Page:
A correctional officer at the federal prison in Terre Haute has been charged with taking bribes to look the other way as inmates left the grounds for sex, and to allow drugs, cellphones and other contraband into the facility.
U.S. Attorney Josh Minkler on Tuesday announced federal criminal charges against Bureau of Prisons correctional officer Leon Perry III, 41, of Linton. Perry was arrested and faces charges included conspiracy for an officer to permit escape, conspiracy to bribe public officials, officer permitting escape, public official accepting a bribe, and providing contraband in a prison.
Perry is accused of accepting cash bribes to agree to be at a different part of the facility grounds while inmates left the facility and went with women to nearby hotels. Perry also is accused of accepting bribes — including cash and prescription medication — to allow prisoners to have sex with unauthorized visitors on prison grounds and to allow contraband including cellphones, controlled substances and alcohol into the facility.
“Mr. Perry put the safety and welfare of the inmates, correctional officers, the institution and the entire Terre Haute community in jeopardy by allowing this to occur,” said Minkler. “He allowed greed and power to betray the confidence we place in prison officials.”
The Federal Correctional Institution is a medium-security prison for men operated by the Bureau of Prisons. Adjacent to the FCI is a minimum-security satellite camp, with no perimeter fencing, commonly referred to as “the Camp,” where Perry’s alleged crimes were committed. Inmates at the Camp are generally permitted to roam the grounds but are forbidden from leaving without prior approval.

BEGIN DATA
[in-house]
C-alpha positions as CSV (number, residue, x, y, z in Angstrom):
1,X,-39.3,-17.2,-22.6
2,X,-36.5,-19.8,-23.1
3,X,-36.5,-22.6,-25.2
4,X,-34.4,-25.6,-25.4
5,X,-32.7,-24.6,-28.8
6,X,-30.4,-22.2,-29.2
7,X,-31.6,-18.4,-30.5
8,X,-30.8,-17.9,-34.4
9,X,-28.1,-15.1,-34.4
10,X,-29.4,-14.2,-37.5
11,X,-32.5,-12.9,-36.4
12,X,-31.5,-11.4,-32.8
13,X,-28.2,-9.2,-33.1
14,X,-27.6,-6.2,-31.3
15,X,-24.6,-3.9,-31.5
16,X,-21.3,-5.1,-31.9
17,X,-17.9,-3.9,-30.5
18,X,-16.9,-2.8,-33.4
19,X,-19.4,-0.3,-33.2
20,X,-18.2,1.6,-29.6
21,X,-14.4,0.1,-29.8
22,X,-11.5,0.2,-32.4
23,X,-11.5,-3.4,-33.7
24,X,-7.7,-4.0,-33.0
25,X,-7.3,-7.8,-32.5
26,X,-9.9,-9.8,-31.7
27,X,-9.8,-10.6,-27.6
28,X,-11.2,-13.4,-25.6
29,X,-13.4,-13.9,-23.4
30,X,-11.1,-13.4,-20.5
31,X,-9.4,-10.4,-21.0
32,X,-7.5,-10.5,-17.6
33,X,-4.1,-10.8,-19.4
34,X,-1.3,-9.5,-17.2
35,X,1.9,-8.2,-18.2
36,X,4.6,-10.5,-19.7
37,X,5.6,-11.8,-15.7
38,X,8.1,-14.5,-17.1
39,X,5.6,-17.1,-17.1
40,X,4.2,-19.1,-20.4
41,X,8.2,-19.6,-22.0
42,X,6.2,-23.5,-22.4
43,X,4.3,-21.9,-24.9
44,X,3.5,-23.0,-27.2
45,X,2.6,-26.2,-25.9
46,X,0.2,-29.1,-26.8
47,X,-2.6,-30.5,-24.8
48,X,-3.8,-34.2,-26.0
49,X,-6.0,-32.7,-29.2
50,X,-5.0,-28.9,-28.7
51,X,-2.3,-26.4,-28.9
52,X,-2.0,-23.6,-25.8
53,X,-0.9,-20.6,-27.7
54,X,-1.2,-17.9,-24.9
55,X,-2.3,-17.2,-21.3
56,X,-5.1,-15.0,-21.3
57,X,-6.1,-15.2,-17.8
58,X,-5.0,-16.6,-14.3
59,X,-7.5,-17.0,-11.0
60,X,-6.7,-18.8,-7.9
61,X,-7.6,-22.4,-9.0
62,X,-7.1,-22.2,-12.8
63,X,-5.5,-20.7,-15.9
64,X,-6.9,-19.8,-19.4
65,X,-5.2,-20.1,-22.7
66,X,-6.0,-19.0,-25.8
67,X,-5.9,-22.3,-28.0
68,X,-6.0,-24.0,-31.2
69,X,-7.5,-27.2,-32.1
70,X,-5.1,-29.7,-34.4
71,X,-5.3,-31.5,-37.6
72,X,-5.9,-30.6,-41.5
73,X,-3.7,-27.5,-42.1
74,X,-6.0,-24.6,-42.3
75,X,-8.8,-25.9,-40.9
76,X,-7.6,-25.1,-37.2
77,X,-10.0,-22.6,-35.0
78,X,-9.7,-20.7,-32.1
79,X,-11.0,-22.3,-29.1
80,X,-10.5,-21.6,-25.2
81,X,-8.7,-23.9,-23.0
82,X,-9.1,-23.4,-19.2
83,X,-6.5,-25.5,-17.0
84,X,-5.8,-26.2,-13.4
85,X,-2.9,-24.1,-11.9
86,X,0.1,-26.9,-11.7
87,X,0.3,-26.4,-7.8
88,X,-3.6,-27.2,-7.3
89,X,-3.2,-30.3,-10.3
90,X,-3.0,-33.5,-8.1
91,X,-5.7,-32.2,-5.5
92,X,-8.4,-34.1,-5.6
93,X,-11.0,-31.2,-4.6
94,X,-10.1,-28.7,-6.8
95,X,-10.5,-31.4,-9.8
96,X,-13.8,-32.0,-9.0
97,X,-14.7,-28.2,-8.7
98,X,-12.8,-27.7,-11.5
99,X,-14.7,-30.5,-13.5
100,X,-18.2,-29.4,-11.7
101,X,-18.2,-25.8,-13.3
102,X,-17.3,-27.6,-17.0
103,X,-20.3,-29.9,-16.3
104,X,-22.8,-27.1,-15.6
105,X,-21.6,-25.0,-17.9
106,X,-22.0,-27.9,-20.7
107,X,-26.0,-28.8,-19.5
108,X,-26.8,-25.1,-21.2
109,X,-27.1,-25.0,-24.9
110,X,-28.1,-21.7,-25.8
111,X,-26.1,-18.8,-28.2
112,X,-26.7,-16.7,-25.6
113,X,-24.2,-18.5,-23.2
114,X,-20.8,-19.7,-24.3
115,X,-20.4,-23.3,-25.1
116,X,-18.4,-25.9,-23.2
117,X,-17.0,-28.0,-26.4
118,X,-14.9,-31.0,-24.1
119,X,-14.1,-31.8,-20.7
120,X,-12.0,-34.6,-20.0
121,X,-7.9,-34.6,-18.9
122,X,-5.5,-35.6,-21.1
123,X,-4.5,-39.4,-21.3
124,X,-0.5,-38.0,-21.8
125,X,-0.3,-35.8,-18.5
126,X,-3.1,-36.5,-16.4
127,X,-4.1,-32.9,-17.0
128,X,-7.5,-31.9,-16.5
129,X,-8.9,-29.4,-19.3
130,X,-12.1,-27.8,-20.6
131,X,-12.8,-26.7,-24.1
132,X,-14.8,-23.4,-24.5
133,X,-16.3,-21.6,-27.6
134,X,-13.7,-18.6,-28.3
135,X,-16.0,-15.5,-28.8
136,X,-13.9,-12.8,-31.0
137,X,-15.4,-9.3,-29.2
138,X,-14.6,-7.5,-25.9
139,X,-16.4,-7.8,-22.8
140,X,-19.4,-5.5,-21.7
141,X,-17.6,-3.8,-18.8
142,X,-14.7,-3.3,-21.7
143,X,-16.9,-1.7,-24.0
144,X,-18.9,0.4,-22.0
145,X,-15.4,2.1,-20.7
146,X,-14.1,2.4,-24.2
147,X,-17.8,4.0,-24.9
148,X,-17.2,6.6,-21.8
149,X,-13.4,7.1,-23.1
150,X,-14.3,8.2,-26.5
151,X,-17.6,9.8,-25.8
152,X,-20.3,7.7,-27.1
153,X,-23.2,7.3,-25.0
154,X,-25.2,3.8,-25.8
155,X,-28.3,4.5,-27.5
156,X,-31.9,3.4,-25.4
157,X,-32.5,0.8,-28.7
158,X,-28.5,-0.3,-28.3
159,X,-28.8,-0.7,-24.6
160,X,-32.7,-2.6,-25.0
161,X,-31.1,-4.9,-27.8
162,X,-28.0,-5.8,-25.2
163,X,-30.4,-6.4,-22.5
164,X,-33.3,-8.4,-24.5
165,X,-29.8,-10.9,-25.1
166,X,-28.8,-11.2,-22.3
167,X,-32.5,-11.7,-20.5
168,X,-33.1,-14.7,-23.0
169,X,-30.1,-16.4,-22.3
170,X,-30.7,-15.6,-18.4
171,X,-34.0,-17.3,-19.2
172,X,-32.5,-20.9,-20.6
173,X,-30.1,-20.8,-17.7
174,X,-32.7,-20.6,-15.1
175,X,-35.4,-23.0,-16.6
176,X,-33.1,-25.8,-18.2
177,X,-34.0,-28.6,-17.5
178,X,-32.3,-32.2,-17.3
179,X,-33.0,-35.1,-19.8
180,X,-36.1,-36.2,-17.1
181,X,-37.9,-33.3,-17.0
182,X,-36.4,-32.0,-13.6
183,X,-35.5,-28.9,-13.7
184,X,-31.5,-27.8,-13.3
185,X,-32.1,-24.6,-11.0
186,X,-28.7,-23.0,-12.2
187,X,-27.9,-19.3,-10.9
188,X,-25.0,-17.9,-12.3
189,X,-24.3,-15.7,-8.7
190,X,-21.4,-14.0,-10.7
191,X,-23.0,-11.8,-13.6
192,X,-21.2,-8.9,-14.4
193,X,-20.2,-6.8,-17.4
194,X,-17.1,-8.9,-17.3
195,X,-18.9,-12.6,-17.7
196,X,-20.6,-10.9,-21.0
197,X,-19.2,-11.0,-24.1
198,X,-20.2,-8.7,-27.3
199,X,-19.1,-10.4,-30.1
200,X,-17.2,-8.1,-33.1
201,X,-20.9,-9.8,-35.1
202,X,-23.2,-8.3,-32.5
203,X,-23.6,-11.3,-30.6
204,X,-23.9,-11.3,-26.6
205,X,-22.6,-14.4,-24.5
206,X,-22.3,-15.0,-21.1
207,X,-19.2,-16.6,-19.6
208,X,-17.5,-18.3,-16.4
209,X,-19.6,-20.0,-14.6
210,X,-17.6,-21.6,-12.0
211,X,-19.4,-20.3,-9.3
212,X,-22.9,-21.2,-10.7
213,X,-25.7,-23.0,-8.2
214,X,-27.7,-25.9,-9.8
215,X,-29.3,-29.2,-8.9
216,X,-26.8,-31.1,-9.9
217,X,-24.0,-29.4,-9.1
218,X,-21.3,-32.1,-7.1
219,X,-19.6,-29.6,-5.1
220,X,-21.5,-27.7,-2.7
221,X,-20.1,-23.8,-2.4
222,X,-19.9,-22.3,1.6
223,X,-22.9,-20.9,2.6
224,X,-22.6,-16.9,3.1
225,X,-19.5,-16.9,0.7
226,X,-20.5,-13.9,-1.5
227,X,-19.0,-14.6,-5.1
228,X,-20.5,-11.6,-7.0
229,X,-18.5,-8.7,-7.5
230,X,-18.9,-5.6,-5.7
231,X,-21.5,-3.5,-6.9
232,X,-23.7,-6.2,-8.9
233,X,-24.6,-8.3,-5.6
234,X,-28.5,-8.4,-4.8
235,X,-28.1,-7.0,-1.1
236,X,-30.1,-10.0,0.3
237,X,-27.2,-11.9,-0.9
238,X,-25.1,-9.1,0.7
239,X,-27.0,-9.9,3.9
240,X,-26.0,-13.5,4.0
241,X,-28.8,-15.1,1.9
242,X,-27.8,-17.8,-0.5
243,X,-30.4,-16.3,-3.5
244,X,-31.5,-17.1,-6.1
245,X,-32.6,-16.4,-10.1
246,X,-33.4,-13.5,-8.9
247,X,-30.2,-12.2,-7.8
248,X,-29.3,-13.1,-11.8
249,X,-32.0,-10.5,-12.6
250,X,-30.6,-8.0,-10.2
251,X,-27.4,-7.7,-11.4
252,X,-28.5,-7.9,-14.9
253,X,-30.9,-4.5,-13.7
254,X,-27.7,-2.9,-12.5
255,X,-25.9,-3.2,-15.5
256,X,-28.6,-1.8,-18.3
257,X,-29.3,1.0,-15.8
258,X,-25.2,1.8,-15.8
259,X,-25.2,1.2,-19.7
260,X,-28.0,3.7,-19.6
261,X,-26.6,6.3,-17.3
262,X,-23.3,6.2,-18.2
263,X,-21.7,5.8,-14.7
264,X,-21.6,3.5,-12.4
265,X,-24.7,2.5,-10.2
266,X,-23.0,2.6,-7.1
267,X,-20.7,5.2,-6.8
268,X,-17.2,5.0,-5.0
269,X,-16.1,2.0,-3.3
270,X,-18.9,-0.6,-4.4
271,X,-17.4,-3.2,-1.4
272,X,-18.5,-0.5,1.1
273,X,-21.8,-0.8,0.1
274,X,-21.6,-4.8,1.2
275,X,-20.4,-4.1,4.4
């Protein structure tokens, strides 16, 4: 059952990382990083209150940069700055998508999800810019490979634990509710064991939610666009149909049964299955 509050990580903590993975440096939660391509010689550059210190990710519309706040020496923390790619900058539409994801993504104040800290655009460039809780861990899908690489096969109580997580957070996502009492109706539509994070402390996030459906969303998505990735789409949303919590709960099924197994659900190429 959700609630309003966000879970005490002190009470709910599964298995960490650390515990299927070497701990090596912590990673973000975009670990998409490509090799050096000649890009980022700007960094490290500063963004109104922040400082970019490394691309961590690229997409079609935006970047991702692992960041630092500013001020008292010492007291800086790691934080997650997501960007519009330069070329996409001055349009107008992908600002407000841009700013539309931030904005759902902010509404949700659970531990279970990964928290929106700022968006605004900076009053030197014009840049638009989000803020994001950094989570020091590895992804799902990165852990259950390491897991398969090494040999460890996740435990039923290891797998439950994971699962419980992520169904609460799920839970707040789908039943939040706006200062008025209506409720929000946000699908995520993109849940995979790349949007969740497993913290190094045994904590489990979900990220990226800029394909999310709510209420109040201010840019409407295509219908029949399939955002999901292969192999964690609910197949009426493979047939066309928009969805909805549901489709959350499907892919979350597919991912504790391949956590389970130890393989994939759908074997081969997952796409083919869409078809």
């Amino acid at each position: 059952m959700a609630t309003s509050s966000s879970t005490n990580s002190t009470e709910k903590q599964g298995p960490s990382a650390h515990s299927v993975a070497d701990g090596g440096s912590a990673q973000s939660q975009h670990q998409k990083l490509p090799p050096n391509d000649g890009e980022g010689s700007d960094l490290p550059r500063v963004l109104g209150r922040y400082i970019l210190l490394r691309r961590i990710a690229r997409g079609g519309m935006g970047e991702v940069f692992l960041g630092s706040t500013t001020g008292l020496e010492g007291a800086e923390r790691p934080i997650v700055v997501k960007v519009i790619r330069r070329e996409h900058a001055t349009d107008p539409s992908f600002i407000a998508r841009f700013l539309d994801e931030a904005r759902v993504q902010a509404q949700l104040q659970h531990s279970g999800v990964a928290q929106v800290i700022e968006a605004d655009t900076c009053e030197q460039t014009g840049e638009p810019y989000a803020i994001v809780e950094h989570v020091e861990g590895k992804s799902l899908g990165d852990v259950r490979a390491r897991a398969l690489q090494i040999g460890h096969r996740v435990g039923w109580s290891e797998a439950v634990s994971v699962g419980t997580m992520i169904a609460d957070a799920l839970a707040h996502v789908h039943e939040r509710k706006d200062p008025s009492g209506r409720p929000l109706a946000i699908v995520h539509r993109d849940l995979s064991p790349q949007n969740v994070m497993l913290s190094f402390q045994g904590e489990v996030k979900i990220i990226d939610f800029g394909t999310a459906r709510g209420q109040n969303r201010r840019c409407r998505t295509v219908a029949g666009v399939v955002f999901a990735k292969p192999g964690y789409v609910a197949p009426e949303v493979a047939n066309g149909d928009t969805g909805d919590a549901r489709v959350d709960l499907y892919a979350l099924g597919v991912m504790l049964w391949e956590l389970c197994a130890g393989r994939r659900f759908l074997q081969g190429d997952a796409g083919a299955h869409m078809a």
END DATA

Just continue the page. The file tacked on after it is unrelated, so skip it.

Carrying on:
Perry worked as the Reservation Patrol Officer at the Federal Prison Camp and was responsible for patrolling the prison grounds to prevent escape attempts. This included challenging unauthorized vehicles or persons who are on the grounds and maintaining overall security of the facility. Perry served as a correctional officer at the BOP for about 10 years.
“Corruption by law enforcement officers in any facet of their work won’t be tolerated,” said W. Jay Abbott, special agent in charge of the FBI’s Indianapolis Division. “The illegal actions by the few corrupt officers undermine the public’s confidence in the majority of law enforcement officers who are trustworthy public servants.”
“Greed and corruption have no place in our criminal justice system,” stated Special Agent in Charge John F. Oleskowicz of the DOJ Office of the Inspector General’s Chicago Field Office. “We want to thank our law enforcement partners for their assistance in ensuring that correctional officers who abuse their position are vigorously investigated and prosecuted.”
This case was investigated by the FBI, the DOJ Office of the Inspector General and the BOP Special Investigative Services.
Perry faces up to 15 years imprisonment if convicted on all counts.